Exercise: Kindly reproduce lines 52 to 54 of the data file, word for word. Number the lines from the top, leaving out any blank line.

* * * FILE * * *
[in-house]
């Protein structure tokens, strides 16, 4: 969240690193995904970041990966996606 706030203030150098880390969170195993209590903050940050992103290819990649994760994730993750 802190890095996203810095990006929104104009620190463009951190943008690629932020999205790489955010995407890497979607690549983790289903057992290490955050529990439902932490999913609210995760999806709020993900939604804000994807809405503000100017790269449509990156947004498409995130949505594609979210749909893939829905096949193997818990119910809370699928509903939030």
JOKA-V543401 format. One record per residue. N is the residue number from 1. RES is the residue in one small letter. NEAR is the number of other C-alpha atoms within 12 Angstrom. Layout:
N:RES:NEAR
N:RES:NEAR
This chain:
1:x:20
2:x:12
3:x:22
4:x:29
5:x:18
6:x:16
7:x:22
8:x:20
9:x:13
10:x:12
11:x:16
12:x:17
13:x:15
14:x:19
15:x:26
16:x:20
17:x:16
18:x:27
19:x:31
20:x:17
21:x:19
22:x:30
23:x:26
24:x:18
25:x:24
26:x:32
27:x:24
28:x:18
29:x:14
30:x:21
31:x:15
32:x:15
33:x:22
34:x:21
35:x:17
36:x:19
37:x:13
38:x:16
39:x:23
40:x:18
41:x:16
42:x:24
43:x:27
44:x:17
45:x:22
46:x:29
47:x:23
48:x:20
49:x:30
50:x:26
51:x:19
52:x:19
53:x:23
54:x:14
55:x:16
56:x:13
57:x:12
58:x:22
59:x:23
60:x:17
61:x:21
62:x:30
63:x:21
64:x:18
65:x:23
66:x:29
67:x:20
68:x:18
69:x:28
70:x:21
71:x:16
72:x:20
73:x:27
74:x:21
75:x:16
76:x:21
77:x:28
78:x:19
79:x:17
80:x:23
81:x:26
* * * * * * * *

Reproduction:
46:x:29
47:x:23
48:x:20